A study of 137 patients allergic to home dust mite also showed clinical effects in 2-year and 3-year SLIT and prolonged therapeutic effects at 4 and 3 years, respectively, after these treatments [33]. Scores for nasal airway resistance, secretion, symptoms, and skin prick test were significantly reduced at the finish of the first year, and the nasal secretion score was significantly reduced at the finish of the second year of treatment. Two-year SLIT significantly attenuated nasal airway resistance, secretion, sneezing, symptoms, and skin prick scores at 1 and 4 years after treatment compared with the respective scores at the start of treatment although every scores except for nasal airway resistance at 4 years after treatment were slightly, but significantly, higher than those at the finish of treatment.

Three-year SLIT significantly attenuated these scores at the finish of treatment, and entire score of nasal airway resistance, secretion, and sneezing, score for the nasal airway resistance, and symptom score at 3 years after treatment were similar to or lower than those at the finish of treatment.

Carry-over effects of SLIT are supported by other studies. DBPC trials of 3-year SLIT for grass pollen allergy showed significantly decreased scores for symptom and the rhinoconjunctivitis quality-of-life questionnaire (RQLQ), and SMS and the medication score tended to decrease with athletic treatment compared with those for placebo at 1 year after SLIT [34, 35].

Our recent results also propose a 1-year prolongation of clinical effects after 2-year SLIT for Japanese cedar pollinosis [36]. Analysis of 88 participants (SLIT; , placebo; ) showed positive therapeutic effects in the second year of SLIT compared with placebo (reduction of SMS by 21%, ) and at 1 year after treatment (23%, ) (Figure 1). A recent phase III trial performed as a large-scale randomized, DBPC study using a 75,000 SQ-T/2,800 BAU tablet in 257 subjects allergic to grass pollen also has shown that 3-year SLIT significantly decreased the mean rhinoconjunctivitis symptom and medication scores at 1 year after treatment compared with placebo.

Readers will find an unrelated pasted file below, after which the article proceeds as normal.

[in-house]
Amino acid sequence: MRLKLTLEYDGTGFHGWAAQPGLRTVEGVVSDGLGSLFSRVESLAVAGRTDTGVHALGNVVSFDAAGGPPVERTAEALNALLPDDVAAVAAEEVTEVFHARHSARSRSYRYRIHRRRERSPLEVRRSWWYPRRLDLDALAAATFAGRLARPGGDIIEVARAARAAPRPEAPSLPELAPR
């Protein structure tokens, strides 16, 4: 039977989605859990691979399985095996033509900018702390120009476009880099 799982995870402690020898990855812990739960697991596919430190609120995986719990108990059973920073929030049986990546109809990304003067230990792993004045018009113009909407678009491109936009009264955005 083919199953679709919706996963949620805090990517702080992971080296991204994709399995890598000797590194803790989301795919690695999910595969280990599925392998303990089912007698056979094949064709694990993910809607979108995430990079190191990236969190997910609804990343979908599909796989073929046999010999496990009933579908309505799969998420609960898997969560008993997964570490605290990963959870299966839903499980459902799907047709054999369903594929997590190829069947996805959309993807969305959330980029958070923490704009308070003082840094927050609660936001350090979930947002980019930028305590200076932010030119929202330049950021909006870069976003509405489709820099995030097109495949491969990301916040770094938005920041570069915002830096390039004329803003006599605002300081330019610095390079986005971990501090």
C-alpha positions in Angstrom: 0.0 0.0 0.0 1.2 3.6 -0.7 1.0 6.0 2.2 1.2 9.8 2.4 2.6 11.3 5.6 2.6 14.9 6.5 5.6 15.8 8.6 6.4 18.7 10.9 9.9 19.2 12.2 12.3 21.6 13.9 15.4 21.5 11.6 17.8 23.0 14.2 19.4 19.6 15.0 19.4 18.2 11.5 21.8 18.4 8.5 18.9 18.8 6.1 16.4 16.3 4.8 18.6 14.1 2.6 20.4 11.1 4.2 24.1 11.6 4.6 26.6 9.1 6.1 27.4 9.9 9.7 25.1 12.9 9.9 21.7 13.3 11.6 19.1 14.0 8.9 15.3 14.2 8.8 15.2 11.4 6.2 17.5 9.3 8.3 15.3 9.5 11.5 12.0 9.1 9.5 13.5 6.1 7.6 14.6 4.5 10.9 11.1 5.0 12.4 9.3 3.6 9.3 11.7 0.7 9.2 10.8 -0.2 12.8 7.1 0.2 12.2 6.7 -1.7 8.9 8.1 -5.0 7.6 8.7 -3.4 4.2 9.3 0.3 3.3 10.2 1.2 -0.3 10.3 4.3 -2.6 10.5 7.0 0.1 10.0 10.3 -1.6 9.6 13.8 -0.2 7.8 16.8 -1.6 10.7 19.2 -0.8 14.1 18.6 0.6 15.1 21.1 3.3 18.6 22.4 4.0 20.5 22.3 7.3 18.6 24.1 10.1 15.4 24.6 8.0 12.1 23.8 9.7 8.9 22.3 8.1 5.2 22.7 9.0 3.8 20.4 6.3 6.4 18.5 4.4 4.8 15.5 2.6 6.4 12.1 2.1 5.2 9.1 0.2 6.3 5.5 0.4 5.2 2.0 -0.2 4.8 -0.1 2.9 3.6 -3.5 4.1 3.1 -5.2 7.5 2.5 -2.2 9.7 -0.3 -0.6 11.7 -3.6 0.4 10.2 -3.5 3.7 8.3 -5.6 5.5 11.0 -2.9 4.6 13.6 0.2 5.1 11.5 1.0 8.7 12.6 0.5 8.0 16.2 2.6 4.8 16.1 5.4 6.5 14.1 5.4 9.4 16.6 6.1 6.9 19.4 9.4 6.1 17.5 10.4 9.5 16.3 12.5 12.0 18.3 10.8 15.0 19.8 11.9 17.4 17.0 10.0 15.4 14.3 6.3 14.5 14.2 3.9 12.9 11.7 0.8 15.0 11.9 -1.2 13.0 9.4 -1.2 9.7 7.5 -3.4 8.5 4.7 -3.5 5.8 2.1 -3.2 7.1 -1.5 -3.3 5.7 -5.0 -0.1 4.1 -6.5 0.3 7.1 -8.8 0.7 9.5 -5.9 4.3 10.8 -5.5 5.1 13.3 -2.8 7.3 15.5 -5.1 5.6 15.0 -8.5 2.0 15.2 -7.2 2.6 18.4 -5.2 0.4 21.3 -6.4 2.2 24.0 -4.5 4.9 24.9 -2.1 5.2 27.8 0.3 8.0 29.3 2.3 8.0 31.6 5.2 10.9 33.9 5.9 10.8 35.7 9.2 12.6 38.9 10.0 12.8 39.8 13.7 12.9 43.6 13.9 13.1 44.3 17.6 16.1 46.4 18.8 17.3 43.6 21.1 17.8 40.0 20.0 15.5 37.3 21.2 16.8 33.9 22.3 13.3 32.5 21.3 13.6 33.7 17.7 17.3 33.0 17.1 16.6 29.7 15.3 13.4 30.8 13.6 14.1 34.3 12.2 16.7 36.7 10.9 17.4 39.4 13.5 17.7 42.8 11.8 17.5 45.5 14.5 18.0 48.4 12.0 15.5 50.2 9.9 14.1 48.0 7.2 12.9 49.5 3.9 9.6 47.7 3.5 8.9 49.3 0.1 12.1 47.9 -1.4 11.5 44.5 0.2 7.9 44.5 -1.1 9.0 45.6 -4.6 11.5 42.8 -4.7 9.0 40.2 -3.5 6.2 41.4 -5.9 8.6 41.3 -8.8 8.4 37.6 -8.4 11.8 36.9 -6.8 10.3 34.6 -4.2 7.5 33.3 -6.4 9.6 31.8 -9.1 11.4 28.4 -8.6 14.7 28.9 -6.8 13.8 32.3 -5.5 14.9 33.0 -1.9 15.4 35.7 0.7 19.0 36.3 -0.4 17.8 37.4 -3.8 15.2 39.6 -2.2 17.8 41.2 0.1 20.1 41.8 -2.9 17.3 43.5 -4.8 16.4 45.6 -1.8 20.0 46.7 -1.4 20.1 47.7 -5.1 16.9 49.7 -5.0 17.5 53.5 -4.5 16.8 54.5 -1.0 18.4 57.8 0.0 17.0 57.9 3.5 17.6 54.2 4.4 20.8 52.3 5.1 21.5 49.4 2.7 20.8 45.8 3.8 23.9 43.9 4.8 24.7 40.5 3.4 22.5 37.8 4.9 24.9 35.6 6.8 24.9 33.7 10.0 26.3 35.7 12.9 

The results showed reductions of symptom scores of 31%, 36%, 29%, and 26% and reductions of medication scores of 38%, 45%, 40%, and 29% after 1, 2, and 3 years of treatment and after a follow-up year, respectively [37]. Long-lasting effects after 3-, 4-, and 5-year SLIT were evaluated in a 15-year prospective open controlled study in 59 patients with respiratory allergy for mite [38]. A decreased SMS of <50% of the baseline score (at the start of treatment) was found over the following 6 years after 3-year SLIT, and over 8 years after 4- and 5-year SLIT. The SMS after loss of the prolonged therapeutic effects increased to levels comparable with those in the control group.

Significant clinical effects were obtained in a second course of SLIT given after the initial effects had vanished.

Conclusions

One of the aims of immunotherapy is to induce tolerance against invading allergens. The therapeutic effects and efficacy of SLIT vary among allergies with diverse causal allergen sources. Achievement of a level of tolerance at which drugs are not required and symptoms are absent in the greatest numbers of patients requires further optimization of protocols and modification of SLIT or standardization of allergens as a SLIT vaccine.

Adjuvant SLIT and combination with other methods may assist to achieve more effective SLIT. The involvement of oral DC, oLCs, Treg, and FAP in the therapeutic mechanisms of SLIT has been proposed in numerous studies in humans and in mice (Figure 3). To determine the chain of mechanisms of SLIT, more studies are needed using human materials from clinical trials with large sample numbers. Understanding the precise mechanisms of SLIT should facilitate more effective immunotherapy for more patients with allergies.

Trials of Adjuvant Therapy with SLIT

Coistration of an adjuvant with allergens may achieve more efficient and effective SLIT.

Numerous studies in mouse models of asthma or rhinitis own shown increased effects of SLIT with adjuvant therapy. In most cases, the adjuvant is used to enhance development or activation of regulatory T cells (Treg) or increase adherence or permeability of allergens in sublingual mucosa to enhance uptake by antigen-presenting cells (APCs) such as mucosal dendritic cells (DC). Sublingual istration of an antigen conjugated with the nontoxic B subunit of cholera toxin to mice significantly induced antigen-specific Foxp3+CD4+ T cells in cervical lymph nodes and spleen and suppressed proliferation of cells from cervical lymph nodes after stimulation with antigen to a greater extent than that after treatment with the unmodified antigen.